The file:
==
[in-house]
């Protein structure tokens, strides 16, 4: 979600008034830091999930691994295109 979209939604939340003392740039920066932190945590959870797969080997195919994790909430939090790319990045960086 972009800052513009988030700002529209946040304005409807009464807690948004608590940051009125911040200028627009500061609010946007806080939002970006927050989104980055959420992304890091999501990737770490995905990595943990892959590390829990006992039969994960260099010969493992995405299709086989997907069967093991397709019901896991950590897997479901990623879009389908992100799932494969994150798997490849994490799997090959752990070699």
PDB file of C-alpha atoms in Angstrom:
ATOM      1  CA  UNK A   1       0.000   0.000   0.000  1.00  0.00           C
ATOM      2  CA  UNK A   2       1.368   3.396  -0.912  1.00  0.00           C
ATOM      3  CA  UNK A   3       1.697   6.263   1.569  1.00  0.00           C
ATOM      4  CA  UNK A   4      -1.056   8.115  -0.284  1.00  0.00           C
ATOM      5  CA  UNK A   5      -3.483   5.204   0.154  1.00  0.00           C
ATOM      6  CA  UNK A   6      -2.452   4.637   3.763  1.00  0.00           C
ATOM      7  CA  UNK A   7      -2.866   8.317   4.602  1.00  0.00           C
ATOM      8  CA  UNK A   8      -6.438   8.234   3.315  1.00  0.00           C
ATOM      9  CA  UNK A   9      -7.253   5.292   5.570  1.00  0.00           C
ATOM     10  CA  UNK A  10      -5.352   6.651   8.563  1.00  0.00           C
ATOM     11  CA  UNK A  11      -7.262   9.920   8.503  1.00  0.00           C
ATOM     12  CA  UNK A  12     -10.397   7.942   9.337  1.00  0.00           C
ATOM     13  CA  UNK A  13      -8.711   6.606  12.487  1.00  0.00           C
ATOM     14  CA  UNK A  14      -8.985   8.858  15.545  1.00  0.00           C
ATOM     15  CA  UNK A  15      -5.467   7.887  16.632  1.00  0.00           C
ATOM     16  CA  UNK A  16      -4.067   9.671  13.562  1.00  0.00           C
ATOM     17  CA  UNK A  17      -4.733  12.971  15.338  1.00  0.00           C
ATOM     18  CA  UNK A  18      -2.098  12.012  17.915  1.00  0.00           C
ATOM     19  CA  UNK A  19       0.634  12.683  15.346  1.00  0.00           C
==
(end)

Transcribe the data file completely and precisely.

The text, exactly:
[in-house]
């Protein structure tokens, strides 16, 4: 979600008034830091999930691994295109 979209939604939340003392740039920066932190945590959870797969080997195919994790909430939090790319990045960086 972009800052513009988030700002529209946040304005409807009464807690948004608590940051009125911040200028627009500061609010946007806080939002970006927050989104980055959420992304890091999501990737770490995905990595943990892959590390829990006992039969994960260099010969493992995405299709086989997907069967093991397709019901896991950590897997479901990623879009389908992100799932494969994150798997490849994490799997090959752990070699």
PDB file of C-alpha atoms in Angstrom:
ATOM      1  CA  UNK A   1       0.000   0.000   0.000  1.00  0.00           C
ATOM      2  CA  UNK A   2       1.368   3.396  -0.912  1.00  0.00           C
ATOM      3  CA  UNK A   3       1.697   6.263   1.569  1.00  0.00           C
ATOM      4  CA  UNK A   4      -1.056   8.115  -0.284  1.00  0.00           C
ATOM      5  CA  UNK A   5      -3.483   5.204   0.154  1.00  0.00           C
ATOM      6  CA  UNK A   6      -2.452   4.637   3.763  1.00  0.00           C
ATOM      7  CA  UNK A   7      -2.866   8.317   4.602  1.00  0.00           C
ATOM      8  CA  UNK A   8      -6.438   8.234   3.315  1.00  0.00           C
ATOM      9  CA  UNK A   9      -7.253   5.292   5.570  1.00  0.00           C
ATOM     10  CA  UNK A  10      -5.352   6.651   8.563  1.00  0.00           C
ATOM     11  CA  UNK A  11      -7.262   9.920   8.503  1.00  0.00           C
ATOM     12  CA  UNK A  12     -10.397   7.942   9.337  1.00  0.00           C
ATOM     13  CA  UNK A  13      -8.711   6.606  12.487  1.00  0.00           C
ATOM     14  CA  UNK A  14      -8.985   8.858  15.545  1.00  0.00           C
ATOM     15  CA  UNK A  15      -5.467   7.887  16.632  1.00  0.00           C
ATOM     16  CA  UNK A  16      -4.067   9.671  13.562  1.00  0.00           C
ATOM     17  CA  UNK A  17      -4.733  12.971  15.338  1.00  0.00           C
ATOM     18  CA  UNK A  18      -2.098  12.012  17.915  1.00  0.00           C
ATOM     19  CA  UNK A  19       0.634  12.683  15.346  1.00  0.00           C